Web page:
A Ottoman-style doctor's surgery in Sultanahmet.
Sultanahmet is a peninsula encircled by water and old city walls, a region of Istanbul that was known as Constantinople 600 years ago; it was also home to one of the world's earliest settlements 8,000 years ago. Sultanahmet is now a World Heritage Site, containing most of Istanbul's main attractions, so this is the place to find a convenient hotel in Istanbul if you don't don't mind quiet nights.
Just over the water in Galata are masses of hotels and city transport is excellent so it's no great hardship to be based there and lively nightlife will be easier to access, but beware club scams and safety.
One way to accomplish an efficient sightseeing day is to take a highly rated Istanbul Daily City Tour. See bugbog Things to Do listing.
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The Sultanahmet ferry port of Eminonu, with the Blue Mosque visible on the horizon right, the Hagia Sofia museum on the left and Topkapi Palace out of the picture further to the left.
Sultanahmet is where everything happens in Istanbul - museums, attractions, hotels, shops and restaurants. It's packed with tourists, hustlers and waiters trying to get the tourists into their restaurants.
Some parts are dirty, some pavements are uneven and traffic can be crazed, but it's still got a lot of charm, it's as safe as London or New York and there are a lot of excellent restaurants so stay here if you can find reasonable accommodation.
Detail from the Obelisk at the Hippodrome of Constantinople.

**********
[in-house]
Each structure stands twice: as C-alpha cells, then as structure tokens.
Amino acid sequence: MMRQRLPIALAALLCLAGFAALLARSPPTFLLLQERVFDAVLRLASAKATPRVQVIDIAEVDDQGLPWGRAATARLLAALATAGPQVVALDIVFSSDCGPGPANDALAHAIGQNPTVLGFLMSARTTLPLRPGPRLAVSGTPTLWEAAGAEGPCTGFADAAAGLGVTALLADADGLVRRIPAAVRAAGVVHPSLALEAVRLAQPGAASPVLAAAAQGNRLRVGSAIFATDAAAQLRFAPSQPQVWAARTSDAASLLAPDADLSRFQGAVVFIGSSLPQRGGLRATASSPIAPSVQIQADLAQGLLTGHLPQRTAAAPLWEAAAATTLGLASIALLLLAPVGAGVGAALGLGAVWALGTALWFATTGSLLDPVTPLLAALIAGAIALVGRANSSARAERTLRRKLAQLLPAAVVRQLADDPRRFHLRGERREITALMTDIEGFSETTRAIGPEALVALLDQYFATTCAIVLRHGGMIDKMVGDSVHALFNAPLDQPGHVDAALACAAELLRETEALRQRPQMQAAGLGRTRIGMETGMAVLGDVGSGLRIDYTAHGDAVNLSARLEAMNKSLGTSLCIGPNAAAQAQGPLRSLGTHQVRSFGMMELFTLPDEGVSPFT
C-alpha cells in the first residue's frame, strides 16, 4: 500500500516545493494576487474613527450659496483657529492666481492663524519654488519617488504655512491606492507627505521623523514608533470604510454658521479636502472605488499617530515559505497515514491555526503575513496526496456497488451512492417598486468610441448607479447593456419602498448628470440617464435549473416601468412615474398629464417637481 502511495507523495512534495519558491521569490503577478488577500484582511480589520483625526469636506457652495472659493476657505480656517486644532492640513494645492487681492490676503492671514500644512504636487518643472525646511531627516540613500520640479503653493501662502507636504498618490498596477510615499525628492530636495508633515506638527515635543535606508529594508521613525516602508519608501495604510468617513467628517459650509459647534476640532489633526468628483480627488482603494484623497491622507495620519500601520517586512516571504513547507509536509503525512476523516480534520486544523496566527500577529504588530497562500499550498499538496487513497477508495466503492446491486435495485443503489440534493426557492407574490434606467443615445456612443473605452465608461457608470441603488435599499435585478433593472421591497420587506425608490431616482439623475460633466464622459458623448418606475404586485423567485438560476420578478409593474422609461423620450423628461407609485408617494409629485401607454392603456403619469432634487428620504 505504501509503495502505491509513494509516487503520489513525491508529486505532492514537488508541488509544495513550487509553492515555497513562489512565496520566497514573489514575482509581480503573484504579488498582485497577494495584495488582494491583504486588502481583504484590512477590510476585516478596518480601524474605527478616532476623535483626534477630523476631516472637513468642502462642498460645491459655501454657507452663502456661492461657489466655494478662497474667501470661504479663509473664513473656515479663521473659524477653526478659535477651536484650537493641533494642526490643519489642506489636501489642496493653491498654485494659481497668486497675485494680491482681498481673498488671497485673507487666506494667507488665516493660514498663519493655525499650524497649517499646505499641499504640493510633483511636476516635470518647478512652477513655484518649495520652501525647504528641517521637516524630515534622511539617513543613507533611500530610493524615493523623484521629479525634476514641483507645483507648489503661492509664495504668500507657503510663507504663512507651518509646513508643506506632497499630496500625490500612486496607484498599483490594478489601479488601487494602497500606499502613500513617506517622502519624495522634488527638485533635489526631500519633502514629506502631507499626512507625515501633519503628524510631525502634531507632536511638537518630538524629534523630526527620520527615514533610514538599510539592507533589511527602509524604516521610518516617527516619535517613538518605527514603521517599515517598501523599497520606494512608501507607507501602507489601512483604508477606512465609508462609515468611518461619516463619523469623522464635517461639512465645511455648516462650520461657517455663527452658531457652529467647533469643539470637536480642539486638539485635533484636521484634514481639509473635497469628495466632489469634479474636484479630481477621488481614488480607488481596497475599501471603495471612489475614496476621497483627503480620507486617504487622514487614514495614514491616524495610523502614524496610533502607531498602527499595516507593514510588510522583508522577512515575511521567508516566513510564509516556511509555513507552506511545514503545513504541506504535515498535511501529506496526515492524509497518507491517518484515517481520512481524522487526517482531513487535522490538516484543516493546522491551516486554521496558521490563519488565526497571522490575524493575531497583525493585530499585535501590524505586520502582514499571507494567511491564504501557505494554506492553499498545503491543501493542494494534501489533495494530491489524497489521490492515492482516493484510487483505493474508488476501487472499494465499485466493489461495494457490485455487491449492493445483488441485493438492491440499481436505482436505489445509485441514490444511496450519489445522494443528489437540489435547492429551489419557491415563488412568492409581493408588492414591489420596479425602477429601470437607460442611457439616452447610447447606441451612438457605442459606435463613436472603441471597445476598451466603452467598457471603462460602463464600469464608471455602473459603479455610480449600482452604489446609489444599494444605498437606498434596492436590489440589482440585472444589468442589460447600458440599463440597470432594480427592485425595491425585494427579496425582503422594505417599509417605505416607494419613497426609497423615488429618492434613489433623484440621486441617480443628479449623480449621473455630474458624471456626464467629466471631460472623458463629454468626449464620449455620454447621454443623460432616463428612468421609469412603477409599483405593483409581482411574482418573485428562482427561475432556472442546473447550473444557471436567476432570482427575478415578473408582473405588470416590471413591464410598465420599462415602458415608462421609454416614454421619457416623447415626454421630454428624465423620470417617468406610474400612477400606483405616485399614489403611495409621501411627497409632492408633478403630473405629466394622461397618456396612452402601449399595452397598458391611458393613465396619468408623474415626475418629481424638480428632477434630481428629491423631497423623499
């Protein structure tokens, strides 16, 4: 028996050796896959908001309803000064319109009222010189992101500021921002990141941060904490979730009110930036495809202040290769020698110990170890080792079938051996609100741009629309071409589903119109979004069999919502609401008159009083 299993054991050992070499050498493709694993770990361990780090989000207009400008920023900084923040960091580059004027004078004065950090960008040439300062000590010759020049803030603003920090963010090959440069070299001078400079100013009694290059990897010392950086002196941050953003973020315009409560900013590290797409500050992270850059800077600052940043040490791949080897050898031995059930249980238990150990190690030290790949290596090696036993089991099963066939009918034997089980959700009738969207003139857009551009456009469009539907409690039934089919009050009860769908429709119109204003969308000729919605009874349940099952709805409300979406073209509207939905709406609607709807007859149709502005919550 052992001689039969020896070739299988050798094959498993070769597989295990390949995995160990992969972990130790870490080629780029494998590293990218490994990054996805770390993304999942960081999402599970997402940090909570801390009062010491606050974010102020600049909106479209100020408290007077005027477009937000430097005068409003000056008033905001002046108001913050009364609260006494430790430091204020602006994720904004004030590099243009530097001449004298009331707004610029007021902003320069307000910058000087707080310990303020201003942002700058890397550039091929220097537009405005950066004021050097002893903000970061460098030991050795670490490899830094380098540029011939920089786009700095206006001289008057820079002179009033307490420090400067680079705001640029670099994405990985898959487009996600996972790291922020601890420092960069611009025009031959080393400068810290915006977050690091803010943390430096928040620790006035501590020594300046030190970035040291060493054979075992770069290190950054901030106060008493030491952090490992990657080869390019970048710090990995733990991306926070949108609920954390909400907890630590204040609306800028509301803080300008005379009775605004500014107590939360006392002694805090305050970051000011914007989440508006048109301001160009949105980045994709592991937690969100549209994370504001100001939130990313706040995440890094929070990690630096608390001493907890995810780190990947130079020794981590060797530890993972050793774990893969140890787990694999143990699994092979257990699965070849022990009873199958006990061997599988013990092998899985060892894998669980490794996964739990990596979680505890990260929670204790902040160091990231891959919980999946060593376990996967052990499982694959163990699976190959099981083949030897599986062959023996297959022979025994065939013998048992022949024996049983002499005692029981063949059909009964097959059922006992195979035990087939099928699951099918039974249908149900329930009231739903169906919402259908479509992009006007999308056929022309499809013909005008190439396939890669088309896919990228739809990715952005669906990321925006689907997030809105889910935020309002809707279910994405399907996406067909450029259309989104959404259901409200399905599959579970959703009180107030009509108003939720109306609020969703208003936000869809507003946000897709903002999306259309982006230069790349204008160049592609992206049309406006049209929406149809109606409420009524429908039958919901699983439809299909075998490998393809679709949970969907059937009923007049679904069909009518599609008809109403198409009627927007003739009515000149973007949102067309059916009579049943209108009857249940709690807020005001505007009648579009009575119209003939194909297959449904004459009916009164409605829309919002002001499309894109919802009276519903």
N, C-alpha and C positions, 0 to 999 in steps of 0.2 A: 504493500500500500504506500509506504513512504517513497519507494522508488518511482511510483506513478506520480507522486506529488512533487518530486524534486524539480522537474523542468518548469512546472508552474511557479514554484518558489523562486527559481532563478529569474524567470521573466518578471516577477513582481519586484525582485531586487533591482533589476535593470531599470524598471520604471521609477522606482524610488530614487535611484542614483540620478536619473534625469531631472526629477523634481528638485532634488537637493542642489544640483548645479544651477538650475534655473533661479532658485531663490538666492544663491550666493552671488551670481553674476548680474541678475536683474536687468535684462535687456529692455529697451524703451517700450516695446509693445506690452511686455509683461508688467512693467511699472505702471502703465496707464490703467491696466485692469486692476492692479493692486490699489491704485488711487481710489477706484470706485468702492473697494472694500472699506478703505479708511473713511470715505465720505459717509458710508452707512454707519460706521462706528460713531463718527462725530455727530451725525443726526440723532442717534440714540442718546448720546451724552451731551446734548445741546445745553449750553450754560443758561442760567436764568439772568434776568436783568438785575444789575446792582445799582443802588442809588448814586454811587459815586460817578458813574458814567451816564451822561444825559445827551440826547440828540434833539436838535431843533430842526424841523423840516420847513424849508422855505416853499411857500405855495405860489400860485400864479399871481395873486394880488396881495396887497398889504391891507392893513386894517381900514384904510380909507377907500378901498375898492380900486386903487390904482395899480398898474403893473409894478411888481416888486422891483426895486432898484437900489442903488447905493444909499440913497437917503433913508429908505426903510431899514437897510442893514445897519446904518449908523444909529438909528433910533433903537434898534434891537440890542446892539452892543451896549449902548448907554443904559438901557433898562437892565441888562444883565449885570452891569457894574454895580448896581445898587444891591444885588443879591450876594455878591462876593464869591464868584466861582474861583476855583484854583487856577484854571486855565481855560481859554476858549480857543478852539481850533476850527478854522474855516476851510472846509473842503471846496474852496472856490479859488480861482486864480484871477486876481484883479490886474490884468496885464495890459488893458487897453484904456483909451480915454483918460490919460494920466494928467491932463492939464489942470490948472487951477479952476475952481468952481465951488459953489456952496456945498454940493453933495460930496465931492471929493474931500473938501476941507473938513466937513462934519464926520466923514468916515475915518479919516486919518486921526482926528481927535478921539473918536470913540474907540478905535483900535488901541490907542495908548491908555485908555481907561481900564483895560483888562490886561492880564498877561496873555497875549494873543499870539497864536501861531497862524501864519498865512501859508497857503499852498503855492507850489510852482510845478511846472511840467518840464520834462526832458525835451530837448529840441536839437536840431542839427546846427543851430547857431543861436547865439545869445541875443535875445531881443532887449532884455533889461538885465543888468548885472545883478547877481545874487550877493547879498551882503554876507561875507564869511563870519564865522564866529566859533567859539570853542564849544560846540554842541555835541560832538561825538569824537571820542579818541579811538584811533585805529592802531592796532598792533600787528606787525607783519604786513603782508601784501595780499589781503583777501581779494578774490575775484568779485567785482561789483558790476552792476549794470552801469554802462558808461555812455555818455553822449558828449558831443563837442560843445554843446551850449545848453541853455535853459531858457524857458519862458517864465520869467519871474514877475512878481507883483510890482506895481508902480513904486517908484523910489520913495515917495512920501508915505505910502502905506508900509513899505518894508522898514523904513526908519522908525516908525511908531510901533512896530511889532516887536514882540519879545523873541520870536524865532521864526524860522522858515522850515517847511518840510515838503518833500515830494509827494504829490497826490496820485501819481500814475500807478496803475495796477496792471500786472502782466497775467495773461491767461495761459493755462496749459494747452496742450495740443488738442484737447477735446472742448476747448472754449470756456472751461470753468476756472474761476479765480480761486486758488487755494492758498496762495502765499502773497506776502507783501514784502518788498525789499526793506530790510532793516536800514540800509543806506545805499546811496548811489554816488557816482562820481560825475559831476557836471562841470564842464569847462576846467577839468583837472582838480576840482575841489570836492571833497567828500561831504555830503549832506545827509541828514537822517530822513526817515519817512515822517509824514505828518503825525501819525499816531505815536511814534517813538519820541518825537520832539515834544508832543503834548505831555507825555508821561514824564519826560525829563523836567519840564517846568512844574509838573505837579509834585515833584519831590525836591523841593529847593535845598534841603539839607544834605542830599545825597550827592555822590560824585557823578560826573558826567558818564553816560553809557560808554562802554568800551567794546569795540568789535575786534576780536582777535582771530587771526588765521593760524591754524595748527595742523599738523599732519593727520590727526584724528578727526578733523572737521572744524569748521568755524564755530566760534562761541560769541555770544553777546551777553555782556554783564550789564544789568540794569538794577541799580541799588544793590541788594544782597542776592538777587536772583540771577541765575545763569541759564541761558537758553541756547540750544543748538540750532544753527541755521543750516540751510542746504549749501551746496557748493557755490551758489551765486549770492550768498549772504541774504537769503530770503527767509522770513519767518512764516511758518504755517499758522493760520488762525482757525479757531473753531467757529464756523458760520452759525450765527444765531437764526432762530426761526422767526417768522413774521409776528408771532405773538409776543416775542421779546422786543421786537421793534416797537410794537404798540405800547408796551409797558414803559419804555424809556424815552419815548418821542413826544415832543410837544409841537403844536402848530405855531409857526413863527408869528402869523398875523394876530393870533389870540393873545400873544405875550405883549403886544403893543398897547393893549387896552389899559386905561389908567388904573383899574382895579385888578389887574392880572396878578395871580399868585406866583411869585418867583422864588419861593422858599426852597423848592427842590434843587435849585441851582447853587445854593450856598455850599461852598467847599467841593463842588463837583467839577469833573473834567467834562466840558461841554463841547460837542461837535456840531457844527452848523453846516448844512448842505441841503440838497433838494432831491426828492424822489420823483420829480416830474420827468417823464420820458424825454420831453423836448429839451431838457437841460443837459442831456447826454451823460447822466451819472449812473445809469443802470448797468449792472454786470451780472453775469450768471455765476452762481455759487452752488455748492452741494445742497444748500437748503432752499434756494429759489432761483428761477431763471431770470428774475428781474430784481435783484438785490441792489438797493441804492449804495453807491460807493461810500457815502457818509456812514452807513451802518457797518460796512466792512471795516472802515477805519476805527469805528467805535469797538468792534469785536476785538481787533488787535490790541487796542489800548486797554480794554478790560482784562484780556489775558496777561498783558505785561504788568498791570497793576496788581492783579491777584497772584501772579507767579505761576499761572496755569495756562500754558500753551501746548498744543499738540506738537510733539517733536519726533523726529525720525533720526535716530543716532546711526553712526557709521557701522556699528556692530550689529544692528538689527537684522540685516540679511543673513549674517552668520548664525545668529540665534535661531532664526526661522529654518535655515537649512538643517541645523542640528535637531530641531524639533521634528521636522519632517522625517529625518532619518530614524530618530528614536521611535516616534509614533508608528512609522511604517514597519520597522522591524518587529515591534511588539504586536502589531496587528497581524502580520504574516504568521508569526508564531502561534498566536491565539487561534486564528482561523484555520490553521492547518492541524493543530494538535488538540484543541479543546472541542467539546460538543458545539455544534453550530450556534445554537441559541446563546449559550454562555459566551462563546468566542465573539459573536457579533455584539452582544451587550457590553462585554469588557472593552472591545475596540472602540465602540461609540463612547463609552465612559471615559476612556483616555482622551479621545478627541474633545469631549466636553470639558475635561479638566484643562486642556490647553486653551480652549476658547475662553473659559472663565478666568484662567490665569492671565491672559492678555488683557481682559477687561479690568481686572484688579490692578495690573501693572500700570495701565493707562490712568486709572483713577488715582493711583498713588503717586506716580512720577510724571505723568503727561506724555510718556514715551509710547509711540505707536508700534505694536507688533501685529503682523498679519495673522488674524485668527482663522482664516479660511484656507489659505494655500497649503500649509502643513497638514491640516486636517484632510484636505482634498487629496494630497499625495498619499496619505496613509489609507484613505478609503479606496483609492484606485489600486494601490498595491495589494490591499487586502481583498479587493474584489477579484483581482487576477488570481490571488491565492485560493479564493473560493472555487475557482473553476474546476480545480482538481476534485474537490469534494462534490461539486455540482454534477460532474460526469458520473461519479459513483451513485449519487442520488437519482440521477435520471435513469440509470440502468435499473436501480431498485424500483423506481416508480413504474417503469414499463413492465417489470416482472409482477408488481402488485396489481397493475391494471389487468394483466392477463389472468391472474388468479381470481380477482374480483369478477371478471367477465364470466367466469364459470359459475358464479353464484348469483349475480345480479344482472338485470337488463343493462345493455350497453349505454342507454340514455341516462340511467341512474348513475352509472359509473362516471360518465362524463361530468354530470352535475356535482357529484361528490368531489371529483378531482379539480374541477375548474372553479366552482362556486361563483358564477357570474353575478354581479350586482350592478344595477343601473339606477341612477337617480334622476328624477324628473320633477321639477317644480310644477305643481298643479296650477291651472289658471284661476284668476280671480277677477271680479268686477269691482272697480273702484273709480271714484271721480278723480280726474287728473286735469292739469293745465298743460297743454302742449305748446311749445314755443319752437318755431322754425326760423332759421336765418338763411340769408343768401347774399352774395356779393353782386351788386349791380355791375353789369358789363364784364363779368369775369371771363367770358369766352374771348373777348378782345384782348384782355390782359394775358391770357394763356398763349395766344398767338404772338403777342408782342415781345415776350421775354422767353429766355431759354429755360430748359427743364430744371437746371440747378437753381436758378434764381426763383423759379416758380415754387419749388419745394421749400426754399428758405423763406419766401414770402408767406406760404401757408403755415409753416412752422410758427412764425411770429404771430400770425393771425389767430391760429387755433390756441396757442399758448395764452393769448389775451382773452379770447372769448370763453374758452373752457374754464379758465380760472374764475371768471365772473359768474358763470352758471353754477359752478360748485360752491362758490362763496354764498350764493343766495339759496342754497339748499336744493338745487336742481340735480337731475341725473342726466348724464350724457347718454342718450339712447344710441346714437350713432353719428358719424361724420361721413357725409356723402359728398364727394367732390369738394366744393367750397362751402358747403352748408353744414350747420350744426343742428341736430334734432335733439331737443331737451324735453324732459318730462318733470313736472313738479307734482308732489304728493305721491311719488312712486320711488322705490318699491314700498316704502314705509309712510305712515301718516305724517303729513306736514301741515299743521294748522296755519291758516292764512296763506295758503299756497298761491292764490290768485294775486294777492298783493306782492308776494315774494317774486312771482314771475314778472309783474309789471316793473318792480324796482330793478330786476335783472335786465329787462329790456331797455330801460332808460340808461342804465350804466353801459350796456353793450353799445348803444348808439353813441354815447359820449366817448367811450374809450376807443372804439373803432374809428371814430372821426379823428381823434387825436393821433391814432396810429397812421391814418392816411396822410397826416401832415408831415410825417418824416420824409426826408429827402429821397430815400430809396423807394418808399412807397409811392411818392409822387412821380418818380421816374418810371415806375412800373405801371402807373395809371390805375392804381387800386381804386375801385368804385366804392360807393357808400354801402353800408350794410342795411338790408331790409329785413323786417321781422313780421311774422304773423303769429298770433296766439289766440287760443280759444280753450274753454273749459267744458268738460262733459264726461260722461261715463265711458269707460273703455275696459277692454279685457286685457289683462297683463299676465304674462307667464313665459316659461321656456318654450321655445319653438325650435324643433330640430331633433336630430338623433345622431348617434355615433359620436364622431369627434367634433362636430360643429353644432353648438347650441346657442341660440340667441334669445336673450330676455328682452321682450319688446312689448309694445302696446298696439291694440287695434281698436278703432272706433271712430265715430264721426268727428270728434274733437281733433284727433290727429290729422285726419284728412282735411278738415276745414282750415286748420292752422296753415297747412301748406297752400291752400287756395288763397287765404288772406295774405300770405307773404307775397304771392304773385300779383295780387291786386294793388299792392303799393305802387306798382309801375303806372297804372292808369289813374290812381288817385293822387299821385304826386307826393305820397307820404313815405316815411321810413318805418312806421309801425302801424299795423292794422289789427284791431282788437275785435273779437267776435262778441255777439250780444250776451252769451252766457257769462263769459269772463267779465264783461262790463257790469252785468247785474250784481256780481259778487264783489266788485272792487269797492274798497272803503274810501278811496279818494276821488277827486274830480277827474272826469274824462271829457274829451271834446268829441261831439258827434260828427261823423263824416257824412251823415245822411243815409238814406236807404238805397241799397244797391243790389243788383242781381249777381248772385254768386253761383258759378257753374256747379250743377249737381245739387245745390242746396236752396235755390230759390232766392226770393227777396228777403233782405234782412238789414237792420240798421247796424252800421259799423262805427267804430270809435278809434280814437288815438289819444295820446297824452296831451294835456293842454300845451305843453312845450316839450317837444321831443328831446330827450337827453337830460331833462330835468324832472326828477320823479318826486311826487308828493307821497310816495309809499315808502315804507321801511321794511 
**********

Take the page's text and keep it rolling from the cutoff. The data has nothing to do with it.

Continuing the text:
The Hippodrome (no, not a hippo race track) was the center of Roman and Byzantine Constantinople, near the Basilica Cistern, Blue Mosque and Hagia Sophia. The building no longer stands, but the obelisks and sculptures from Theodosius' era are still there.
A traditional bun/bread seller with an unusually disgruntled attitude, near the Hagia Sophia.
Old and new Sultanahmet kiosks.
One of the fabulous frescos inside the Kariye Museum, Chora Church.
Kariye Museum (former Church of St Saviour in Chora) is a bit west of central Istanbul (in Kariye Cami Sokak, Edirnekapy) and offers no information about the astonishing 14thC mosaics and Byzantine frescos. Don't go there for a brief visit, it's not worth it. Take a good guide book or hire a guide and plan to stay at least an hour even if it is small. Take a tram most of the way, then jump a taxi for the last uphill bit.
Kariye gets mixed reviews from visitors. Some - possibly tourists interested in frescoes! - find it charming, though it's not cheap to enter, some way off the beaten track and in a Muslim area that won't appreciate underdressed women.
Part of an ancient water collection system built in AD 532, the Basilica Cistern, fish and piped music included!
Hamam: While you're in Sultanahmet don't miss a real marble Turkish bath with traditional massage; there are various options. e.g. Sifa is cheap and cheerful but still marble; Cagalogu is a tourist haven; Sultanahmet Hamami is less touristy; Suleymaniye is uniquely mixed, so families or couples can bathe together.
Turkey's most spectacular souvenir space, the Grand Bazaar. Next, more Sultanahmet Pictures.
Istanbul's Grand Bazaar is a wonderful space redolent of Morocco's Marrakesh or Cairo's Khan el Khalili bazaar, with over 4,000 glittering shops crammed into a labyrinth of ancient covered walkways and side streets. Parts can be touristy but it's still a terrific place for a half day or day of souvenir shopping.
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